And anyone who believes that Omar’s claims about AIPAC are a gift to violent anti-Semites (and thus, endangered Jewish lives) must feel the same way about Donald Trump’s decision to insinuate that George Soros was trying to steal the 2018 elections — by directing a caravan of migrants out of Central America, across the U.S. border, and then to polling places all across the country — just days after a neo-Nazi who subscribed to a nearly identical conspiracy theory shot up a Pittsburgh synagogue.
So, barring the highly unlikely possibility that Mike Pence does not actually have much of a problem with anti-Semitism (but only with anti-Zionism, because he believes that Jews must assemble in Israel before the rapture can plunge them all into eternal hellfire), the vice-president has effectively just called on Trump to step down. And Pence is also ostensibly demanding that House Minority Leader Kevin McCarthy do the same; last fall, McCarthy tweeted, “We cannot allow Soros, Steyer and Bloomberg to buy this election,” insinuating that three Jewish financiers weren’t merely trying to dictate U.S. policy toward Israel with their money, but rather, dictate the outcomes of all U.S. elections.
Finally, it seems grossly unfair to assume that Mike Pence has had an epiphany about the evils of bigotry against Jews — but remains perfectly comfortable with hateful discrimination against other marginalized groups. Thus, it seems reasonable to conclude that Pence believes there is no place in our politics for people who defend apartheid rule in the West Bank, and will call for virtually every member of the U.S. Congress to resign, as soon as he reads the following paragraphs from Peter Beinart:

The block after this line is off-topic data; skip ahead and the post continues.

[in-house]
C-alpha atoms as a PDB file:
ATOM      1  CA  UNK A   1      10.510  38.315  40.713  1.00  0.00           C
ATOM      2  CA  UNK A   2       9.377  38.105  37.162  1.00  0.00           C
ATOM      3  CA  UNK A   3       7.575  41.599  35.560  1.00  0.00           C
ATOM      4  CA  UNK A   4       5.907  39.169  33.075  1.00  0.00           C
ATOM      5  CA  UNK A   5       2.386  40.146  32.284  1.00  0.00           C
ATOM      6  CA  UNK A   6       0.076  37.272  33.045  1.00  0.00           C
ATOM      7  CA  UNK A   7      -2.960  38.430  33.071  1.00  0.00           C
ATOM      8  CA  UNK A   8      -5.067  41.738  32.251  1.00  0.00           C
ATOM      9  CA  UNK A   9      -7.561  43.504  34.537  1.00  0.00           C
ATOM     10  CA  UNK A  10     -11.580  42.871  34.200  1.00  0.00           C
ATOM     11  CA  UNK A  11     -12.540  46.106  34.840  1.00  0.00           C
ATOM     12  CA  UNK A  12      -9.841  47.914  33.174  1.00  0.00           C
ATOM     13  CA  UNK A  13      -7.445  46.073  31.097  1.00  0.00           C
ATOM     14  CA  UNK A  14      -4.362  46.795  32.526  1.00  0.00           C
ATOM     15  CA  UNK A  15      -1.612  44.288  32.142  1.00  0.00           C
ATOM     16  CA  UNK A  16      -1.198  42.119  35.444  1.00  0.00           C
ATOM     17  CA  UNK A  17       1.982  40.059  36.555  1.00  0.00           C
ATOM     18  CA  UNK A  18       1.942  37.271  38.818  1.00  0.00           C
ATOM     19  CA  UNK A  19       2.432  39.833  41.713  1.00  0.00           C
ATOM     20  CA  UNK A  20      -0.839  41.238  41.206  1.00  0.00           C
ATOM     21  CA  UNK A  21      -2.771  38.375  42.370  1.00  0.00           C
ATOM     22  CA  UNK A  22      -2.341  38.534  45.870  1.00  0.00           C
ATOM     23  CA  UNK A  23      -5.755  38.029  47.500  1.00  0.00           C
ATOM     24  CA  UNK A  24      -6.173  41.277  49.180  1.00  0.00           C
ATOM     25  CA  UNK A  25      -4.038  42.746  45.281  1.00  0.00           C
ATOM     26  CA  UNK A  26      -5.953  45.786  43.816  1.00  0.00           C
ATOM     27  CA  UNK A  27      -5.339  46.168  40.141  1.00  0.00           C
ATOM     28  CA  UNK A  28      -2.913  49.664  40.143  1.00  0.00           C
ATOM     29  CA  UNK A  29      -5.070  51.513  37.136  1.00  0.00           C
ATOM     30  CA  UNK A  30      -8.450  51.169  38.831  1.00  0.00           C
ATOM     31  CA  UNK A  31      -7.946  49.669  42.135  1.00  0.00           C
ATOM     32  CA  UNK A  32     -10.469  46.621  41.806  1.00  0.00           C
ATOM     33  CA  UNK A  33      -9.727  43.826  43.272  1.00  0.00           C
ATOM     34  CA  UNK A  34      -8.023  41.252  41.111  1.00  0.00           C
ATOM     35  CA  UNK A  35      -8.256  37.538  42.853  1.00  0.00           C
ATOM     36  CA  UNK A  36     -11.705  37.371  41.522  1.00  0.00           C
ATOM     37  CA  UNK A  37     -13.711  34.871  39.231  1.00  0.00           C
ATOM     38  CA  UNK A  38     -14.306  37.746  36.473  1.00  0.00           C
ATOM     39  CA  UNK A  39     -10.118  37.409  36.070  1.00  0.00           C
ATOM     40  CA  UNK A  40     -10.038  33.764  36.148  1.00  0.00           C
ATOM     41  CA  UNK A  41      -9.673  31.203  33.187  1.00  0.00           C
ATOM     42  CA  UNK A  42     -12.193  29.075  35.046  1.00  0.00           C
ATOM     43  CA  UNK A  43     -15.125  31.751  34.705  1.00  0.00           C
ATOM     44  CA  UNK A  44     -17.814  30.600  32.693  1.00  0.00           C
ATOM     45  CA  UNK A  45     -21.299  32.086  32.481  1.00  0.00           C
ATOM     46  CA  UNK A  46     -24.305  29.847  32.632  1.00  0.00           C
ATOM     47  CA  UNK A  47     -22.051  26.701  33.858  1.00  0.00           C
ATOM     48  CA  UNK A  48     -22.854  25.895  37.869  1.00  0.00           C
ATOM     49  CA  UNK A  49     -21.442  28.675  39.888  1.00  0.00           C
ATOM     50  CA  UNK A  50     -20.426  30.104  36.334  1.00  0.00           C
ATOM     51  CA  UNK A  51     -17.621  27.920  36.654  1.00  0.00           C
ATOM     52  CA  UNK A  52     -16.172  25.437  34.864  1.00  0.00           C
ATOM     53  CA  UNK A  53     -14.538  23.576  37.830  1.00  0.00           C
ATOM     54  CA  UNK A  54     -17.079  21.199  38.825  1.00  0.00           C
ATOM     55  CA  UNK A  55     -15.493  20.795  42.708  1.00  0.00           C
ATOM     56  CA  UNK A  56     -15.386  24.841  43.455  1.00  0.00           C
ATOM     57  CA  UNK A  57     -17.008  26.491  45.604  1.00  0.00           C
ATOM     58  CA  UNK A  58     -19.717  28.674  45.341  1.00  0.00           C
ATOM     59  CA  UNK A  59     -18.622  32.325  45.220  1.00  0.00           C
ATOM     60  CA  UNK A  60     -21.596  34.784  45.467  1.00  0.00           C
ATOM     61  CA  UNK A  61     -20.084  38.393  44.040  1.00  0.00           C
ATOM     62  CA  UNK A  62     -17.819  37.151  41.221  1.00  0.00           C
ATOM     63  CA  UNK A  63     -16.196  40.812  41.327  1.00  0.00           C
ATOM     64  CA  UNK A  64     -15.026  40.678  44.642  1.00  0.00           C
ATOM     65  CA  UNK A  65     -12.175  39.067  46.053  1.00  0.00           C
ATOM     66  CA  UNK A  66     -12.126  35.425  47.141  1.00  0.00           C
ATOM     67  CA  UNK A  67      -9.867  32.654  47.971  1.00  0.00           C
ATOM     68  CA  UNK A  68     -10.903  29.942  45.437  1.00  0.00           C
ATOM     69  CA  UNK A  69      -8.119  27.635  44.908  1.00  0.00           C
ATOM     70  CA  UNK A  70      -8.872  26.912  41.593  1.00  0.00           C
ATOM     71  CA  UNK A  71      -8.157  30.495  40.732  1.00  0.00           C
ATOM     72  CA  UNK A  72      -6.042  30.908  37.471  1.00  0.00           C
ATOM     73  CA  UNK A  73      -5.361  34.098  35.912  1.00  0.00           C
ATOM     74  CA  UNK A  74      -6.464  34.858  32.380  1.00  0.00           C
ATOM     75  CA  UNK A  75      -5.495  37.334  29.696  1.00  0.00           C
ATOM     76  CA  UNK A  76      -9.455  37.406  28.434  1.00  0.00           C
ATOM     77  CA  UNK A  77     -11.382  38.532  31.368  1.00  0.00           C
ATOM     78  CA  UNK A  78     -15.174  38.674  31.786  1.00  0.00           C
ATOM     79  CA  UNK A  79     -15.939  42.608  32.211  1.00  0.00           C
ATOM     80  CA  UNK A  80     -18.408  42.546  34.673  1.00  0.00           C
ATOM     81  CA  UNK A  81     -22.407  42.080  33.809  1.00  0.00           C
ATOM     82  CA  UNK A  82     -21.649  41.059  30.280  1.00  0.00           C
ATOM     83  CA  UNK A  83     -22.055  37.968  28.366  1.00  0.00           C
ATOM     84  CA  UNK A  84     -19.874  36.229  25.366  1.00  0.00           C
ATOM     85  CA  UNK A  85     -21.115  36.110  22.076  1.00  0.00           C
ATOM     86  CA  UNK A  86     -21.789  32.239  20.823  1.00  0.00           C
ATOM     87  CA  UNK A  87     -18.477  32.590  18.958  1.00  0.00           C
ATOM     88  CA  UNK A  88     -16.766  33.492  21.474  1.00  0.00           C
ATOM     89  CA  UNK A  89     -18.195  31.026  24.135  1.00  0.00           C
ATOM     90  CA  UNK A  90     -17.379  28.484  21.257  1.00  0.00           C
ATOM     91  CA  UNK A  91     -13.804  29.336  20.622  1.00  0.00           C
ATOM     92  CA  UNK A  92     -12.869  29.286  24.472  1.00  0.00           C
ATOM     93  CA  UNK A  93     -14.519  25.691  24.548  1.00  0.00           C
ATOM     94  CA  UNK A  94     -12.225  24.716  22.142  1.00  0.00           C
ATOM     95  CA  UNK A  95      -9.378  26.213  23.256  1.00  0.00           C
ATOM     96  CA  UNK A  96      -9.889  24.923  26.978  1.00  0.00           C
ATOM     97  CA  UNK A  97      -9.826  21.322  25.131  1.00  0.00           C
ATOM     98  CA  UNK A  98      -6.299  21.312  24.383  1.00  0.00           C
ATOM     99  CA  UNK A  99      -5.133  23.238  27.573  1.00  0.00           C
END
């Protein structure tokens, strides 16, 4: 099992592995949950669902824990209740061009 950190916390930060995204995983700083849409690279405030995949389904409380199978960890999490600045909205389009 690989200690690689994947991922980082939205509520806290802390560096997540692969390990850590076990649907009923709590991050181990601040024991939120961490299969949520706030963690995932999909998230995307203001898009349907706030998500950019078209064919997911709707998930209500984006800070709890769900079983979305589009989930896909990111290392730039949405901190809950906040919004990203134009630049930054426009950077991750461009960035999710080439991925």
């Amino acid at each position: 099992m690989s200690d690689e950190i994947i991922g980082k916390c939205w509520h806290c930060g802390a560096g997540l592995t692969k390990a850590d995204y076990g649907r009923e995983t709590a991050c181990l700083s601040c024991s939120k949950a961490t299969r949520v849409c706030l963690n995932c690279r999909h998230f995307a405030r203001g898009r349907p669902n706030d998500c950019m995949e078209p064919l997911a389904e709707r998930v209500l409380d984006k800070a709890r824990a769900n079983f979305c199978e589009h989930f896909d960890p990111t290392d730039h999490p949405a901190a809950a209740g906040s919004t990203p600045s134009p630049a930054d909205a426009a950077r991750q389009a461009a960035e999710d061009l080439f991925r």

Establishing two legal systems in the same territory—one for Jews and one for Palestinians, as Israel does in the West Bank—is bigotry. Guaranteeing Jews in the West Bank citizenship, due process, free movement and the right to vote for the government that controls their lives while denying those rights to their Palestinian neighbors is bigotry. It’s a far more tangible form of bigotry than Omar’s flirtation with anti-Semitic tropes. And it has lasted for more than a half-century.
Yet almost all of Omar’s Republican critics in Congress endorse this bigotry. The 2016 Republican platform declares that, “We reject the false notion that Israel is an occupier” in the West Bank. In other words, governing Jews by one set of laws and Palestinians by another is fine. Last December, Republican Congressman Lee Zeldin, who has called for stripping Omar of her committee assignments, spoke at a fundraiser for Bet El, a West Bank settlement from which Palestinians are barred from living even though it was built—according to the Israeli supreme court—on land confiscated from its Palestinian owners.
Of course, Pence’s new moral clarity will require him to resign from his own post (in recompense for his myriad offenses against Palestinians, immigrants, and the LGBT community). But when he does step down, he will be remembered as a good Christian man, whose opposition to hateful prejudice was earnest and unequivocal.